Certain fishes communicate with each other using sign language

Researchers studying fish have found that grouper and coral trout use sign language to talk to each other. Before this study was released, primates and ravens were the only animals that scientists had observed communicating with gestures.
The findings, published recently in the journal Nature Communications, explain that grouper and coral trout use signals to "point" toward prey during hunting. Researchers tracking the fish in the wild began to notice a recurring "headstand" signal, where a fish would turn its head toward a hiding target and wiggle around in the direction of the prey.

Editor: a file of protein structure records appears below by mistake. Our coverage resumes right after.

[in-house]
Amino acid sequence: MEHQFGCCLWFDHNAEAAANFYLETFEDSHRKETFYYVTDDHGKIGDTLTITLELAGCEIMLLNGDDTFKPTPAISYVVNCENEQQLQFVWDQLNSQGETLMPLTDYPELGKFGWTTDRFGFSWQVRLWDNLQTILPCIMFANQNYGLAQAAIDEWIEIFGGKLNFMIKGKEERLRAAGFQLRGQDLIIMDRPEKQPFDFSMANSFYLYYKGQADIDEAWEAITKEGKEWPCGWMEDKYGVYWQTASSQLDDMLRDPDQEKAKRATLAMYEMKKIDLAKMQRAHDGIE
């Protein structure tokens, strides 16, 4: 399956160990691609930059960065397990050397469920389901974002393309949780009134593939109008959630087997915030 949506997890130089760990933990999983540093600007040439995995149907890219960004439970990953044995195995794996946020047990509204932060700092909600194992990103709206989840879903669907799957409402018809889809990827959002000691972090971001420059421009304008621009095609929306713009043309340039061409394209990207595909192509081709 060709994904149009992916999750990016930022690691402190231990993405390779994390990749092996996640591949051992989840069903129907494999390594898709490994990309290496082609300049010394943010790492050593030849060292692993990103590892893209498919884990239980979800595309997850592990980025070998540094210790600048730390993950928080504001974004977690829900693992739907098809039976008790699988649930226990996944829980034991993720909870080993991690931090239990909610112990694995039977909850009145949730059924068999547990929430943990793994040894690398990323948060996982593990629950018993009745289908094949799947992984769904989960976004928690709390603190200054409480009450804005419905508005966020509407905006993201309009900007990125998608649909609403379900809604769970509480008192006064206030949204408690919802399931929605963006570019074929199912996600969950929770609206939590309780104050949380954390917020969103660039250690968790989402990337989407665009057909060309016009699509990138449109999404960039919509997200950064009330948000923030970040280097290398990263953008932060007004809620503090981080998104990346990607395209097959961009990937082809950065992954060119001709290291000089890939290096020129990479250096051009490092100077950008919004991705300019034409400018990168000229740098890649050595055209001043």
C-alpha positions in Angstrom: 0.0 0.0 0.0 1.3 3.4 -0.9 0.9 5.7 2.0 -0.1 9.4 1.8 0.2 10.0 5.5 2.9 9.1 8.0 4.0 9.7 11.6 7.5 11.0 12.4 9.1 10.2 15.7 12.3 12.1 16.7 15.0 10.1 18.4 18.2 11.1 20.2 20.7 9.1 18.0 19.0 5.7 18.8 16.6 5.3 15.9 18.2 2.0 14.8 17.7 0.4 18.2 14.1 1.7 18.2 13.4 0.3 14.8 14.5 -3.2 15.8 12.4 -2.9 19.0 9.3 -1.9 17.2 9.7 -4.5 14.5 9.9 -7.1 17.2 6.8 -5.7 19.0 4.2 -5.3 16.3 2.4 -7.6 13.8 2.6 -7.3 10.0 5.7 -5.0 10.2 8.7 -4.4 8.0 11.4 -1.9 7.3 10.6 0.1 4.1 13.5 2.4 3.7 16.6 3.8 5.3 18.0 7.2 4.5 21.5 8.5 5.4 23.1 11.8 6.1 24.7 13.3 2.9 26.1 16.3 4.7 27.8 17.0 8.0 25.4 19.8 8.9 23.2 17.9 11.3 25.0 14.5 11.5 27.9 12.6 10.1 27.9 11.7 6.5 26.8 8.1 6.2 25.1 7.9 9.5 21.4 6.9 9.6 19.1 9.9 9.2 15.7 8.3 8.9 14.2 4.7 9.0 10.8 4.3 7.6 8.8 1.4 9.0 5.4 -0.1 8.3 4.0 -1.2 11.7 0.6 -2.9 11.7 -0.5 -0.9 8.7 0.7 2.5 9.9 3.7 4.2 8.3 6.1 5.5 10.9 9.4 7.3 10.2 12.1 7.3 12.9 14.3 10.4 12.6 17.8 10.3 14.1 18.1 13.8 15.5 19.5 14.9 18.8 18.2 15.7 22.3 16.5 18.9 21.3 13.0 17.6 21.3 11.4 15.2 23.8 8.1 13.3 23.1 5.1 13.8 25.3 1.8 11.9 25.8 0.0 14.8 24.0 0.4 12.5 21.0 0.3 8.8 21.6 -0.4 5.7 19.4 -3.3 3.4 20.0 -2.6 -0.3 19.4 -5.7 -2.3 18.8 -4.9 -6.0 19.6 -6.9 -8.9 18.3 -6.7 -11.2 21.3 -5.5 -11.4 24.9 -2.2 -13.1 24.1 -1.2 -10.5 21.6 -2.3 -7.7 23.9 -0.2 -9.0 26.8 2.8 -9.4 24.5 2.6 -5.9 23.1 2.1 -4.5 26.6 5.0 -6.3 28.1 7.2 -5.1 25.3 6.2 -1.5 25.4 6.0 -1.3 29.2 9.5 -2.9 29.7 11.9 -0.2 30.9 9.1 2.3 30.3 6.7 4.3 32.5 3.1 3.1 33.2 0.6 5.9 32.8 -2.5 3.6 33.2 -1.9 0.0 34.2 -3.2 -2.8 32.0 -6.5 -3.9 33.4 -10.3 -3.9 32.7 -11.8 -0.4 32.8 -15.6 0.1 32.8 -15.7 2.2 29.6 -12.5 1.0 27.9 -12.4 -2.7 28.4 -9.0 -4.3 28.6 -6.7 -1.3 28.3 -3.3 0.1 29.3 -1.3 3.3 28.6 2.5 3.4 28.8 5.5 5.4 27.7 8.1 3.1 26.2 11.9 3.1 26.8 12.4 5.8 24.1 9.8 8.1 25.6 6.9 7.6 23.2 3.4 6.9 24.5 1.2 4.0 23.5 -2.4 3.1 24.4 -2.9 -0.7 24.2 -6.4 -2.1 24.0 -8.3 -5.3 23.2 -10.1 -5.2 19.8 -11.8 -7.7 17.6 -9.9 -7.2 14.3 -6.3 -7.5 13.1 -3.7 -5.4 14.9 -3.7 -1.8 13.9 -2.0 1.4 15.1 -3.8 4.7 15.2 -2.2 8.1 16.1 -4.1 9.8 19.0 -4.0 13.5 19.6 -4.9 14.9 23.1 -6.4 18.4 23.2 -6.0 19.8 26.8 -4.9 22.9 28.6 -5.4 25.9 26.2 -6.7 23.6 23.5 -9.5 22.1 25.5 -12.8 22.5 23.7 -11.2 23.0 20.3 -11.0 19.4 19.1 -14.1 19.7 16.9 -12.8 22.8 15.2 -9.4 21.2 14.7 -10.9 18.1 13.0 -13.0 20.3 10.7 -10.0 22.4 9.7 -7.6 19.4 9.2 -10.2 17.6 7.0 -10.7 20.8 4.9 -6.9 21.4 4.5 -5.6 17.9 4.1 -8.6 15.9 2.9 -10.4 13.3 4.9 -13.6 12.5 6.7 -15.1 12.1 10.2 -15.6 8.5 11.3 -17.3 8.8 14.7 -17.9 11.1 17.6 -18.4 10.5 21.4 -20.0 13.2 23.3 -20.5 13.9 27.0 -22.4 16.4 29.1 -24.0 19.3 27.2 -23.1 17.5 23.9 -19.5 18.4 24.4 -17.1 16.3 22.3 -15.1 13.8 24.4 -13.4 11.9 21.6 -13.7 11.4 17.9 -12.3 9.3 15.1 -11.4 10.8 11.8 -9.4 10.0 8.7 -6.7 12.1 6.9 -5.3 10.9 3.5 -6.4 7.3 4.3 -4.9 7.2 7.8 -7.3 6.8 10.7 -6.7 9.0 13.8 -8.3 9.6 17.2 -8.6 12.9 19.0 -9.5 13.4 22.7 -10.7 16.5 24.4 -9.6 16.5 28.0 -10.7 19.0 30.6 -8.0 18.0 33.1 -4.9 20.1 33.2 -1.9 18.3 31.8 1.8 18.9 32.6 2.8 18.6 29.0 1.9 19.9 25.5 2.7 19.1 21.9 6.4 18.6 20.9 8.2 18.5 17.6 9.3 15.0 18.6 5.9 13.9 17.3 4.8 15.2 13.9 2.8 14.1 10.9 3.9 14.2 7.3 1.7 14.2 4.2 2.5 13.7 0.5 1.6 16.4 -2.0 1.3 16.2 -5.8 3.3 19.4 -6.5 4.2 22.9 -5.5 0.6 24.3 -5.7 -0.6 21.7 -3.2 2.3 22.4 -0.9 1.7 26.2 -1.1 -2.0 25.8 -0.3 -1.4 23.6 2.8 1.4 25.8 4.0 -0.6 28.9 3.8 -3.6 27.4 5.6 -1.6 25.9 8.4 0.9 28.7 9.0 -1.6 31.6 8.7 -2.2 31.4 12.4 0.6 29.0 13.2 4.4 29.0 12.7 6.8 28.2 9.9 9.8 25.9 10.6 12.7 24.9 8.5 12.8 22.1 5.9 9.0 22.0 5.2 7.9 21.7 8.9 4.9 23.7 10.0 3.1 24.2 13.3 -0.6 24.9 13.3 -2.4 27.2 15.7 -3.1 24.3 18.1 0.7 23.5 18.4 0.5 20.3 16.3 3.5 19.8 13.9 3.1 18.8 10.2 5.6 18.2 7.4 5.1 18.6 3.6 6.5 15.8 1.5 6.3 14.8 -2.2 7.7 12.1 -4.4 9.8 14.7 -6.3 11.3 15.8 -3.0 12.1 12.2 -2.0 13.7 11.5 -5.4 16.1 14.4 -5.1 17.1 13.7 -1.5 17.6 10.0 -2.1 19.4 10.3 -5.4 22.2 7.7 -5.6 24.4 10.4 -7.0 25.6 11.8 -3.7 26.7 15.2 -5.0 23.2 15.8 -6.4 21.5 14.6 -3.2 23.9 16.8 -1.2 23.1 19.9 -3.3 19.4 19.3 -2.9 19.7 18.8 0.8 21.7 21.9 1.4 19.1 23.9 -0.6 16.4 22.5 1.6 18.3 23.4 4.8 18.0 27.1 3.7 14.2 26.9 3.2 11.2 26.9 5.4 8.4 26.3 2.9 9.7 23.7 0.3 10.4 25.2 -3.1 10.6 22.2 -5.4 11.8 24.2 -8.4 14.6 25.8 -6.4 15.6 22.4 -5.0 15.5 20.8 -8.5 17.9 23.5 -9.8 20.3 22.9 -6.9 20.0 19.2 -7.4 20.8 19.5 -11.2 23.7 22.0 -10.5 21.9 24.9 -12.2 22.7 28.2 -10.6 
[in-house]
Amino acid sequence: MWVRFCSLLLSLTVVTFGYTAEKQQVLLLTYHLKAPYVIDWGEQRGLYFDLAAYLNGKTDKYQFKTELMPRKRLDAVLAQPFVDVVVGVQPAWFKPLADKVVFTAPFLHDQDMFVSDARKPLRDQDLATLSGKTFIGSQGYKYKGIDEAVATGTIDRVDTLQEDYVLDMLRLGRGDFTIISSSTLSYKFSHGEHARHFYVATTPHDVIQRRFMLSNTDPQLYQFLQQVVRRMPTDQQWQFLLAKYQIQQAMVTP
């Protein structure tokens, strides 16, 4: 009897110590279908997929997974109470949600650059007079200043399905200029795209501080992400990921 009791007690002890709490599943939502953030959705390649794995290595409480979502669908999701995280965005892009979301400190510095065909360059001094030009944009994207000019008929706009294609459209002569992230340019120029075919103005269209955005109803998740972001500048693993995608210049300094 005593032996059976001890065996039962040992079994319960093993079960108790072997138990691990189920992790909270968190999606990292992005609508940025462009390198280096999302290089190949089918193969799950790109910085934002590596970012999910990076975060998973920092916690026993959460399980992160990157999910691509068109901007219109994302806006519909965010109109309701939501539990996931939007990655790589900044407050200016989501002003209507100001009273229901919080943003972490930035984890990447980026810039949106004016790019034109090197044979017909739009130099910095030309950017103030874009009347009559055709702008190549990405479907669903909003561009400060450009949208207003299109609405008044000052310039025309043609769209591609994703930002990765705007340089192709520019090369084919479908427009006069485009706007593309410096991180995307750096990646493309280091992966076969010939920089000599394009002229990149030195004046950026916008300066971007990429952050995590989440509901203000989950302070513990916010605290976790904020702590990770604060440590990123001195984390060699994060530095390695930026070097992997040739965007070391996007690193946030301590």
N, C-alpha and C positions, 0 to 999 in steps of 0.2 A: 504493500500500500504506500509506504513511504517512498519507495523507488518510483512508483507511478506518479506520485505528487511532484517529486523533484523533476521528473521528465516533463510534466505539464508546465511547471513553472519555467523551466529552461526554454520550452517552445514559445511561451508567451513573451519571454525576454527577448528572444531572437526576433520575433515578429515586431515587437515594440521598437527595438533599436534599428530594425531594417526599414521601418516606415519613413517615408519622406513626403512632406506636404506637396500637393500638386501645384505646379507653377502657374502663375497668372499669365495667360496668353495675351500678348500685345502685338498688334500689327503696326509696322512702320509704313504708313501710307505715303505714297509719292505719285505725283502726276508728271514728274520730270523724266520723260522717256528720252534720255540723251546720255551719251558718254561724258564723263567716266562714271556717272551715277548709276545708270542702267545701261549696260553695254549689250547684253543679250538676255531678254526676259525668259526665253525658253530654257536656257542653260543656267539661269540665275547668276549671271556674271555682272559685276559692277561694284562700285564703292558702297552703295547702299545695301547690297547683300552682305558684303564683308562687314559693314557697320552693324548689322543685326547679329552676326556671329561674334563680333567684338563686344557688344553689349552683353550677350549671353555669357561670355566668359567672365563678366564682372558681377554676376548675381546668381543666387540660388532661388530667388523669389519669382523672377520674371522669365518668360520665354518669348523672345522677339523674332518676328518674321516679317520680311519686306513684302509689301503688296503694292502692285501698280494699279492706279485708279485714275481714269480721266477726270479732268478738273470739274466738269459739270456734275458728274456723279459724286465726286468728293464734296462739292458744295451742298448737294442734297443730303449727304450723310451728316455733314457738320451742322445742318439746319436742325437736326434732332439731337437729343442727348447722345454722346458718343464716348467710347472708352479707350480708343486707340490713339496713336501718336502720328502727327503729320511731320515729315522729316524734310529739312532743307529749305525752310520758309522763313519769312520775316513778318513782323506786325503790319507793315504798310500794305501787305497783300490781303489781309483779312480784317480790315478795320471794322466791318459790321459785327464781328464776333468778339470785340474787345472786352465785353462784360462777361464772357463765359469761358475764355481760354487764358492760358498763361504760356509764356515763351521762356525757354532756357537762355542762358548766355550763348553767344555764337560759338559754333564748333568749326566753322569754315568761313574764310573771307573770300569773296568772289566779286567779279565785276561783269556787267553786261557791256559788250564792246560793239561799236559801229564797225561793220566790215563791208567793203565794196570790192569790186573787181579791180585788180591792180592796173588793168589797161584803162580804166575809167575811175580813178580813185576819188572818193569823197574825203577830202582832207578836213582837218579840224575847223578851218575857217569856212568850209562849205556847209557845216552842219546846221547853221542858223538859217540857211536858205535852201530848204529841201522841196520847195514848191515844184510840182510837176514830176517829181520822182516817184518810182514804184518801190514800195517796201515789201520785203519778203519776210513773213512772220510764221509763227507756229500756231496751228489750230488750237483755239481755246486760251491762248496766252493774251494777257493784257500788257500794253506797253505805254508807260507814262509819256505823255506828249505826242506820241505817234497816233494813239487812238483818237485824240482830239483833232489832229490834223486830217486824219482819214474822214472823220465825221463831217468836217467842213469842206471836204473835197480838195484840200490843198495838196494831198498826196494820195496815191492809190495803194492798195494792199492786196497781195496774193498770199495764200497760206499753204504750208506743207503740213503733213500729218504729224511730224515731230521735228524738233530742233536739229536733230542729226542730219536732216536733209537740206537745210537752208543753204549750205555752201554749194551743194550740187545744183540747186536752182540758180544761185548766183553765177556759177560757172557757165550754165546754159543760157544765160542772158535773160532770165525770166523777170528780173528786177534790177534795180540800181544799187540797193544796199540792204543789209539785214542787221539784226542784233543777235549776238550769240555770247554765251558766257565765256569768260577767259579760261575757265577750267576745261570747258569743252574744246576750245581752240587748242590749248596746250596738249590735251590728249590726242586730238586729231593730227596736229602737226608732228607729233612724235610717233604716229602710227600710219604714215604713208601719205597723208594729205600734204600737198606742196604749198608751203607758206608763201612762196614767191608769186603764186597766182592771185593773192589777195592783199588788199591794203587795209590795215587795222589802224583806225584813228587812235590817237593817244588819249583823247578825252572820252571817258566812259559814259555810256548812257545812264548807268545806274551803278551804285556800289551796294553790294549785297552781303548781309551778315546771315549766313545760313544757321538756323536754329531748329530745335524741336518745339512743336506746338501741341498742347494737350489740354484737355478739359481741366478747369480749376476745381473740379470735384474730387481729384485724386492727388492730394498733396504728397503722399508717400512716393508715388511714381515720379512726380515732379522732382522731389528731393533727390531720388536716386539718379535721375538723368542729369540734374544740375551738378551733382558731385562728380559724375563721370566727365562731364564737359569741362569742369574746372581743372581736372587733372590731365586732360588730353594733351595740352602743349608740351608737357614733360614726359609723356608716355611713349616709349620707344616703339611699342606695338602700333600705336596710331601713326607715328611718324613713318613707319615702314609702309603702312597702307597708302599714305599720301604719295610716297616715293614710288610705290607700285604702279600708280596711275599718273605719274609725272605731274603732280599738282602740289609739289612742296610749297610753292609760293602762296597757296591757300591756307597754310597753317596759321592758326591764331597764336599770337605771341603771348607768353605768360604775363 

Not only that, but these two types of fish share another unique trait: They are "cooperative hunters." This means that a grouper might partner with a moray eel or a Napoleon wrasse to find a snack and a coral trout might join forces with an octopus.
Maybe fish are smarter than previously thought.